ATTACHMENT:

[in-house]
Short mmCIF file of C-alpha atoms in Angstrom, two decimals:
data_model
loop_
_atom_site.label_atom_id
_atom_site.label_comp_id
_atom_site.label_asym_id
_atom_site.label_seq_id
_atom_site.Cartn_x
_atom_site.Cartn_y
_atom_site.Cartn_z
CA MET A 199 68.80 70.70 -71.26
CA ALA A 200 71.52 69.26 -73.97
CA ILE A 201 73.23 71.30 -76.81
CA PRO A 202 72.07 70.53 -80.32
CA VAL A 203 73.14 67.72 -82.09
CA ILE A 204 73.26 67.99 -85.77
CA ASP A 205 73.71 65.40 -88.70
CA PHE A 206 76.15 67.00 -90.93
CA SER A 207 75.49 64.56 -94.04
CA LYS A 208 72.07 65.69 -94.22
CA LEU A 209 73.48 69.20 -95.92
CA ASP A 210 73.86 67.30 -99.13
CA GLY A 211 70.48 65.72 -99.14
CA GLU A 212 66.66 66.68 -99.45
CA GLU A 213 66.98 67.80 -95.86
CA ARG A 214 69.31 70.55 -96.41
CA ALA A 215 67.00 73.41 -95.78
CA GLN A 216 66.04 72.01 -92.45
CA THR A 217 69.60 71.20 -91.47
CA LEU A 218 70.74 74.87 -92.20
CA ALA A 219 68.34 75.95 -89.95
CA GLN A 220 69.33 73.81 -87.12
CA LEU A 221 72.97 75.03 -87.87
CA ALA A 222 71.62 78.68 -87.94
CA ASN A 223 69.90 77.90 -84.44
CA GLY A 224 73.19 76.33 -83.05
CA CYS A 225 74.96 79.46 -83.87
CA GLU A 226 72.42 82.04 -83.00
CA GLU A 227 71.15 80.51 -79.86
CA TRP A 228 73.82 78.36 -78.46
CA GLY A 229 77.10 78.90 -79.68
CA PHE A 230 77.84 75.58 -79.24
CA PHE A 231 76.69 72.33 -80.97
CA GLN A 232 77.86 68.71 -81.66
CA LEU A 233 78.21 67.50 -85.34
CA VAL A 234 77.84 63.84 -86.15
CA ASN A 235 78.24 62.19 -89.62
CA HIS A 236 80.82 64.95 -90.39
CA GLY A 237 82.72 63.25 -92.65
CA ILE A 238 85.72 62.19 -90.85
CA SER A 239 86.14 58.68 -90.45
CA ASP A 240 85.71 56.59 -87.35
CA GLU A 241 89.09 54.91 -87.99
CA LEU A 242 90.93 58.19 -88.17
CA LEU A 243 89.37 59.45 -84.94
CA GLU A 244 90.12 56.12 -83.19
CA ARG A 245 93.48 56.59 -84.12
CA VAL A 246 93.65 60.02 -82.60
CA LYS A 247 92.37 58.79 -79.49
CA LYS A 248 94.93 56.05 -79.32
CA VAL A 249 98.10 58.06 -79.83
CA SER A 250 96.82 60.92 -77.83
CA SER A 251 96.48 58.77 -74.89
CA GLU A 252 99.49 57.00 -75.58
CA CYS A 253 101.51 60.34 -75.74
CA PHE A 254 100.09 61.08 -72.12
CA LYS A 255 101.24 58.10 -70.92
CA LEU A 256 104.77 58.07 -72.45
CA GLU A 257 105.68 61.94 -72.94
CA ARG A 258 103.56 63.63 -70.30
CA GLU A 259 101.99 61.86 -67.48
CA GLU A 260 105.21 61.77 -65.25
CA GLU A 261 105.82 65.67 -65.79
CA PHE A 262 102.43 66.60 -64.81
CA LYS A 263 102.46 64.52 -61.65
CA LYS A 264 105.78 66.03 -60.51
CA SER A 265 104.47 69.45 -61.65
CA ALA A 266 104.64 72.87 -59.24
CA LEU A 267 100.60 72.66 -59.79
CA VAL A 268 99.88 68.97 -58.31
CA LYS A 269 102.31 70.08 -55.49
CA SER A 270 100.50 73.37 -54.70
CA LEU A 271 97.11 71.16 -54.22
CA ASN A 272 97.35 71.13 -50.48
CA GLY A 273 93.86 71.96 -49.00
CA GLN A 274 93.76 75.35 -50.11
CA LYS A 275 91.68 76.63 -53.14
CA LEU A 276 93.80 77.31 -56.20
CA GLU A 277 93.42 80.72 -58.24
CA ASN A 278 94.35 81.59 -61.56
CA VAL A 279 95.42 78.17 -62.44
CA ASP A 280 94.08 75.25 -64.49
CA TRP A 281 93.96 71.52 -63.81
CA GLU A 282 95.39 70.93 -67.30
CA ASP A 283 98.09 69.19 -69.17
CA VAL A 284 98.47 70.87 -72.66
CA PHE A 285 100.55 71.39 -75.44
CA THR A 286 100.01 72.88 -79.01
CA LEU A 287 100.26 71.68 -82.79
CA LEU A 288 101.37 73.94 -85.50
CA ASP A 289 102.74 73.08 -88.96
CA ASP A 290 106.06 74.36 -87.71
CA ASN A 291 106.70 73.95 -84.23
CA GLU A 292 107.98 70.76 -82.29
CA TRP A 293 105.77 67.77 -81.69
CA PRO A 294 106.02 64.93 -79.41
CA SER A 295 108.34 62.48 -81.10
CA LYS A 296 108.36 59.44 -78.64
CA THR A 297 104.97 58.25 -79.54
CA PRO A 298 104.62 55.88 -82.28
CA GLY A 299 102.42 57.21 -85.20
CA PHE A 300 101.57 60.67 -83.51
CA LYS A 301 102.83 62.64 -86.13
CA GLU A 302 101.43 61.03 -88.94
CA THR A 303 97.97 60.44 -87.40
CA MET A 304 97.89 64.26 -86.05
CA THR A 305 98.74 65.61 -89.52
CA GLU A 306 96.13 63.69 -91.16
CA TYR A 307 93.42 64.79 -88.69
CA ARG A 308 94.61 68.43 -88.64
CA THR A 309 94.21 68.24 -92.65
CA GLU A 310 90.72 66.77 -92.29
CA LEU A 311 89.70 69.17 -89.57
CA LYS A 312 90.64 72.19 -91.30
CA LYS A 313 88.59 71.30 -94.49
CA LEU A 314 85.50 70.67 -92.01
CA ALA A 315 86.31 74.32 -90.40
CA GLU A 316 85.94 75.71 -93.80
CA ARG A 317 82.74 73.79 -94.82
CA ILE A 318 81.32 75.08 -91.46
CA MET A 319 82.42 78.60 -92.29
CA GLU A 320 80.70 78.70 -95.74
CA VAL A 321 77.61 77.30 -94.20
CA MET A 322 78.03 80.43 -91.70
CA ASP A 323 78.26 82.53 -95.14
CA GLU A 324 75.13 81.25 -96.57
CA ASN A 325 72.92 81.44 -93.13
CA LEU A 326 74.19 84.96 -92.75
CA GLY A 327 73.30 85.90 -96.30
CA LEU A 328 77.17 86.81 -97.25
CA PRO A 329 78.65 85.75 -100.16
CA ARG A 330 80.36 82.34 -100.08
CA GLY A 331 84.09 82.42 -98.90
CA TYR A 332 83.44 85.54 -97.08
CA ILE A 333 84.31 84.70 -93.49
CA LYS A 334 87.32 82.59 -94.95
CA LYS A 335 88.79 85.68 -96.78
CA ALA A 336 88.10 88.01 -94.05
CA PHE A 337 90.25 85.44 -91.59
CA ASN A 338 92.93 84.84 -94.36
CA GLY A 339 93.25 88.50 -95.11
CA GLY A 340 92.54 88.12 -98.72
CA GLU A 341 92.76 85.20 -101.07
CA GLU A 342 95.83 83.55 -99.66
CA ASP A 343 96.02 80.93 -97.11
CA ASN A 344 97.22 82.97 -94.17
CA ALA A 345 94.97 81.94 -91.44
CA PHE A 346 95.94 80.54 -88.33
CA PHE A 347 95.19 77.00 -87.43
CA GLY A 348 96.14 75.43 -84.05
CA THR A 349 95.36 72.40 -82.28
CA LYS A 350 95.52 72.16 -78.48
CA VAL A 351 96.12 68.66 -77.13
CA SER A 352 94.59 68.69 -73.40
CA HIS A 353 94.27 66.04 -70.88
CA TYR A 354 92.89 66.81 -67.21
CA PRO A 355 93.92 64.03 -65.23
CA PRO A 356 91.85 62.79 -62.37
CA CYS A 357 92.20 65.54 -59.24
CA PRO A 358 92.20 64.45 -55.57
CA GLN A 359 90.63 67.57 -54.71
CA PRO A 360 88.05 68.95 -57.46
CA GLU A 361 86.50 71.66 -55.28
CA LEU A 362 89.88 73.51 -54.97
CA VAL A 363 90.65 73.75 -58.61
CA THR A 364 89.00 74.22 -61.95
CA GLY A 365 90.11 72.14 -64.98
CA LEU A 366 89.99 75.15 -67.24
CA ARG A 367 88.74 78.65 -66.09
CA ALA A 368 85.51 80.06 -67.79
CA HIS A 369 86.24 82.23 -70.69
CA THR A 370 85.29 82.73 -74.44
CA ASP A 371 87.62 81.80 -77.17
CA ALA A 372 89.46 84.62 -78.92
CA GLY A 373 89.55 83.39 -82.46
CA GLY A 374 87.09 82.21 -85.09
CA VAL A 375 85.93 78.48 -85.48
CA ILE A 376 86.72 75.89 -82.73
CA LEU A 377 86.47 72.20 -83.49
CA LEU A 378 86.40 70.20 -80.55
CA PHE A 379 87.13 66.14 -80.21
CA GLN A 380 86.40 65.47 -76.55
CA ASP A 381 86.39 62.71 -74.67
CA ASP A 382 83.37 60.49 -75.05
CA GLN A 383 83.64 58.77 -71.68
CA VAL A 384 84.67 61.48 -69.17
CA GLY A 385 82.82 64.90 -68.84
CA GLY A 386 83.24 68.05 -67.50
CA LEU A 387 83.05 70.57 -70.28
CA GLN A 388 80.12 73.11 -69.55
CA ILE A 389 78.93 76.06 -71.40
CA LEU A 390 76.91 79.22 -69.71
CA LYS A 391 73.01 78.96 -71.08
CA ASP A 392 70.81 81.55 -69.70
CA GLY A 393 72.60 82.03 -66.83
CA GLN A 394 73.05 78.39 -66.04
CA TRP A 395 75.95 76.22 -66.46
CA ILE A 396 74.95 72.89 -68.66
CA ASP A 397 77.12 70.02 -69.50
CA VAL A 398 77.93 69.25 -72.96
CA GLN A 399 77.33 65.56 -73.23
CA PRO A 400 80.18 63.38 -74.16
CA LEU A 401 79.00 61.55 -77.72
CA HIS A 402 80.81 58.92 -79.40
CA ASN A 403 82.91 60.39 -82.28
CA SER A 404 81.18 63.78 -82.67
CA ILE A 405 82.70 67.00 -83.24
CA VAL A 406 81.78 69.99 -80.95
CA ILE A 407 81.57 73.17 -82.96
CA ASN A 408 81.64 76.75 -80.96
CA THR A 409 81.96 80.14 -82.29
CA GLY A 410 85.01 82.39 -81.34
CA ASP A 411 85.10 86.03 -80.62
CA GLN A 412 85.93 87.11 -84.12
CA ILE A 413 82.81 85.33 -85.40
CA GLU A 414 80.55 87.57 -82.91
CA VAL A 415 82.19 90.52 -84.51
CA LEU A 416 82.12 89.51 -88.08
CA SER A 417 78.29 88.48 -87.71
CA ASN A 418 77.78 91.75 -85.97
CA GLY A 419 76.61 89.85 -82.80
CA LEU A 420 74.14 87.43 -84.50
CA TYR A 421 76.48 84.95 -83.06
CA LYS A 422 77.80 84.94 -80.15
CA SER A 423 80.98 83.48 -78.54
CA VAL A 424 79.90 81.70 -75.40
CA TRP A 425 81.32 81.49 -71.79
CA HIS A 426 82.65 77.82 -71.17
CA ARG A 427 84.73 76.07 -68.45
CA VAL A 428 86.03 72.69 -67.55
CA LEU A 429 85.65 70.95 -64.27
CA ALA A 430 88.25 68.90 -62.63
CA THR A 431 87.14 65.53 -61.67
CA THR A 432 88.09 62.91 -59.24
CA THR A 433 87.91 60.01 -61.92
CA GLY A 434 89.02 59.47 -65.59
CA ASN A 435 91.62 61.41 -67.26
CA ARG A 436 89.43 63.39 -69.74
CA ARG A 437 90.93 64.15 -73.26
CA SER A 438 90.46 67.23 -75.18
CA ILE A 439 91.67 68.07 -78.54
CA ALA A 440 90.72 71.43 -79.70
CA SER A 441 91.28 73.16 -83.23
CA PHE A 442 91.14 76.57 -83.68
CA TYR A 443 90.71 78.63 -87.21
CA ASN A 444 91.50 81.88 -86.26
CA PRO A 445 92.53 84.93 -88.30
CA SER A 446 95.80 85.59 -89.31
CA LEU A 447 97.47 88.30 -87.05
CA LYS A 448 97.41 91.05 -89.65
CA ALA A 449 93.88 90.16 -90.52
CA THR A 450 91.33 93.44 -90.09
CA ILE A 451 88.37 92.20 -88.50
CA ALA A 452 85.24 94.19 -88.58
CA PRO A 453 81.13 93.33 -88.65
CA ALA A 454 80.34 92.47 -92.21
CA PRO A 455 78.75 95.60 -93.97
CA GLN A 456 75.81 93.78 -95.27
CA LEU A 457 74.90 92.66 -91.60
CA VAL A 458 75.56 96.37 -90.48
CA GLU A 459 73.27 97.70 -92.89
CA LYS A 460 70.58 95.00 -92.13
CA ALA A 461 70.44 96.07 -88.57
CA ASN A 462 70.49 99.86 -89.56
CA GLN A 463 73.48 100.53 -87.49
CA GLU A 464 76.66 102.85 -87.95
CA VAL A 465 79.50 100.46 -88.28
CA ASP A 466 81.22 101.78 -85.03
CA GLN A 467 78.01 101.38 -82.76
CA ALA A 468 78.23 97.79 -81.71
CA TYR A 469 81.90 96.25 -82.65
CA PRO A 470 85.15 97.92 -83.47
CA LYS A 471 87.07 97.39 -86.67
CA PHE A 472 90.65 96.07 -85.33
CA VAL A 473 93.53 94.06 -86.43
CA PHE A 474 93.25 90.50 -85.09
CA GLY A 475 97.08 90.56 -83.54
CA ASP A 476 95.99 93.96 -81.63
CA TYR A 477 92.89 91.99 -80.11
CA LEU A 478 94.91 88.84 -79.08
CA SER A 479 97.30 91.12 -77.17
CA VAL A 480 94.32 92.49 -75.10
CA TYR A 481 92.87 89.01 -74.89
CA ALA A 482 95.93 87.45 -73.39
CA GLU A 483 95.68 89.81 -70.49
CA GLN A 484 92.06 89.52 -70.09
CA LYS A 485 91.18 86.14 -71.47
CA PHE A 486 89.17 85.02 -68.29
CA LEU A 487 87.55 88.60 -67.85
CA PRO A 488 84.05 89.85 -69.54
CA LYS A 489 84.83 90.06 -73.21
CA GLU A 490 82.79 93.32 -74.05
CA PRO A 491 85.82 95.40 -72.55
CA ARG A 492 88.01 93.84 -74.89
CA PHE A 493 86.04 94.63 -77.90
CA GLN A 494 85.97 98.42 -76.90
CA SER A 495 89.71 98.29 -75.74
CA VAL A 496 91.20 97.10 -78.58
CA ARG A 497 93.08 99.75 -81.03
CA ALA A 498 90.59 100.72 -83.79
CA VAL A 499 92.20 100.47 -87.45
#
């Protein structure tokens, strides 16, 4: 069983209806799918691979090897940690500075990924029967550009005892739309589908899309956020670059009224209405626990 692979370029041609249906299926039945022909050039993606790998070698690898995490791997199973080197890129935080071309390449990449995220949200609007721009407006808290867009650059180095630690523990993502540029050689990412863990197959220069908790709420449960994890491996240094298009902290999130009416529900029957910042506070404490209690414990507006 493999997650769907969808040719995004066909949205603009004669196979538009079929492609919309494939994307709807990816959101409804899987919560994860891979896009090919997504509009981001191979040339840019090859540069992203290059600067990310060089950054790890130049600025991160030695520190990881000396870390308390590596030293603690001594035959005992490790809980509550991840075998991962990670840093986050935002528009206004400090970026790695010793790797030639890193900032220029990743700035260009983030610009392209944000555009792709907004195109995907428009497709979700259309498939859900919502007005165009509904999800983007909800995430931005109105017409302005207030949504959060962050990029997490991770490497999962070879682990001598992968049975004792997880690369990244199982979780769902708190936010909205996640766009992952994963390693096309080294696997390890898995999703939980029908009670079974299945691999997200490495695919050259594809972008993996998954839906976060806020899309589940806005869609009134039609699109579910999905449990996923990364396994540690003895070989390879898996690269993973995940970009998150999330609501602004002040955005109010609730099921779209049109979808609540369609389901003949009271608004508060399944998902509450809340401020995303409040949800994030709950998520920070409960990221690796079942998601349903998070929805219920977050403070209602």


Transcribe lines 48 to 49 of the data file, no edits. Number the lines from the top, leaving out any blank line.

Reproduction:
CA ASN A 235 78.24 62.19 -89.62
CA HIS A 236 80.82 64.95 -90.39